Neoadjuvant and adjuvant chemotherapy approaches for invasive bladder cancer

Derek Raghavan, Earle Burgess, Kris E. Gaston, Michael R. Haake, Steven B. Riggs

Research output: Contribution to journalArticlepeer-review

10 Scopus citations


Deeply invasive bladder cancer, representing approximately 20% of incident cases, is cured by radical cystectomy or radiotherapy in less than 50% of cases. In an effort to improve cure rates, based on objective response rates in metastatic disease of 40%-70% from combination chemotherapy regimens, systemic chemotherapy has been incorporated into programs of definitive treatment for this disease. Several randomized trials and a meta-analysis have confirmed a survival benefit from neoadjuvant chemotherapy followed by definitive local treatment, reflecting both median survival figures and cure rates. Despite several promising phase II trials, no randomized trial of classical adjuvant chemotherapy for bladder cancer has demonstrated an overall survival benefit, despite increments in disease-free survival. Molecular prognostication has been studied in an effort to improve the utility of systemic therapy for invasive non-metastatic bladder cancer, but randomized trials have not shown associated survival benefit. Despite level 1 evidence of a survival benefit from neoadjuvant MVAC (methotrexate, vinblastine, doxorubicin [Adriamycin], cisplatin) or cisplatin, methotrexate, and vinblastine (CMV) chemotherapy, more than 50% of incident cases do not receive such treatment.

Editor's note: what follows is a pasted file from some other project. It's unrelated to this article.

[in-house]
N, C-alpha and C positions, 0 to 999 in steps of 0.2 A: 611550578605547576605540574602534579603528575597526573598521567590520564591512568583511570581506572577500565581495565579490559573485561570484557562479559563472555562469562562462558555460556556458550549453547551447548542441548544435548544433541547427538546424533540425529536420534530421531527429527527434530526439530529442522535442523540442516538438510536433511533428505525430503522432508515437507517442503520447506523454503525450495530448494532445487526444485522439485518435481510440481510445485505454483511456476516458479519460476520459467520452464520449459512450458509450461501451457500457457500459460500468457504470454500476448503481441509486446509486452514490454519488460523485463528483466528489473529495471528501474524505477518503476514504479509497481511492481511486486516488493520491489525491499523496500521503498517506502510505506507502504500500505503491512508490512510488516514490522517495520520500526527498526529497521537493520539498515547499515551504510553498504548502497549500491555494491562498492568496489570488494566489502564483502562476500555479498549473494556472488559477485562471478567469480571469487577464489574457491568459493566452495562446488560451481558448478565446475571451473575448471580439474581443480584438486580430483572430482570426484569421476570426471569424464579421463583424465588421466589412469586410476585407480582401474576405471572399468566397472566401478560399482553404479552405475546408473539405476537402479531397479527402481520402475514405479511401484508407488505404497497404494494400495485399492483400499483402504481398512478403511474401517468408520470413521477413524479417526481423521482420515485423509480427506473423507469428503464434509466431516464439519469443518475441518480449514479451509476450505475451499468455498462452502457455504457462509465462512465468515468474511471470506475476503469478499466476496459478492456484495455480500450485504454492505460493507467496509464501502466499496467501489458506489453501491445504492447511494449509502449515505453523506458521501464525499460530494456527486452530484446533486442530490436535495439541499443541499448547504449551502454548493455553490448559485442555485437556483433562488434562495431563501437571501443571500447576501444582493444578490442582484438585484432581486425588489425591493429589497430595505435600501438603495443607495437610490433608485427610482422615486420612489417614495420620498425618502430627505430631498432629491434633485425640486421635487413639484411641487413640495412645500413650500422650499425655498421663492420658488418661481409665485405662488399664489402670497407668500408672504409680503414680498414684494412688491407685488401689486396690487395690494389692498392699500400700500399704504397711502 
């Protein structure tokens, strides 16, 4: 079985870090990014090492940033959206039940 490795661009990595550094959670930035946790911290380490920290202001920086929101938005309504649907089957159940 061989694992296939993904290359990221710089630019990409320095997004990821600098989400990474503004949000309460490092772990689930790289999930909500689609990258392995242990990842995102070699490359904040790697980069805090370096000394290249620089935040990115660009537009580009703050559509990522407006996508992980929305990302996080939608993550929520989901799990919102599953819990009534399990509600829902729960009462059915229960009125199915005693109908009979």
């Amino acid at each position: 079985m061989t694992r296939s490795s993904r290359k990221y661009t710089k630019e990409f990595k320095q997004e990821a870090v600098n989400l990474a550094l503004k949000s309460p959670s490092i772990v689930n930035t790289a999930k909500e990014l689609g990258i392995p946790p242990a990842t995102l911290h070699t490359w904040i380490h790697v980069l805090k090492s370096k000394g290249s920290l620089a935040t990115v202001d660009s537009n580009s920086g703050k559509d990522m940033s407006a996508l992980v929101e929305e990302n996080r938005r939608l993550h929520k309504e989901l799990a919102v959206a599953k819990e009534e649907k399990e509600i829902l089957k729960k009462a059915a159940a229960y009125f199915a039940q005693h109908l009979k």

Original languageEnglish (US)
Pages (from-to)588-597
Number of pages10
JournalSeminars in oncology
Issue number5
StatePublished - Oct 2012
Externally publishedYes

ASJC Scopus subject areas

  • Hematology
  • Oncology


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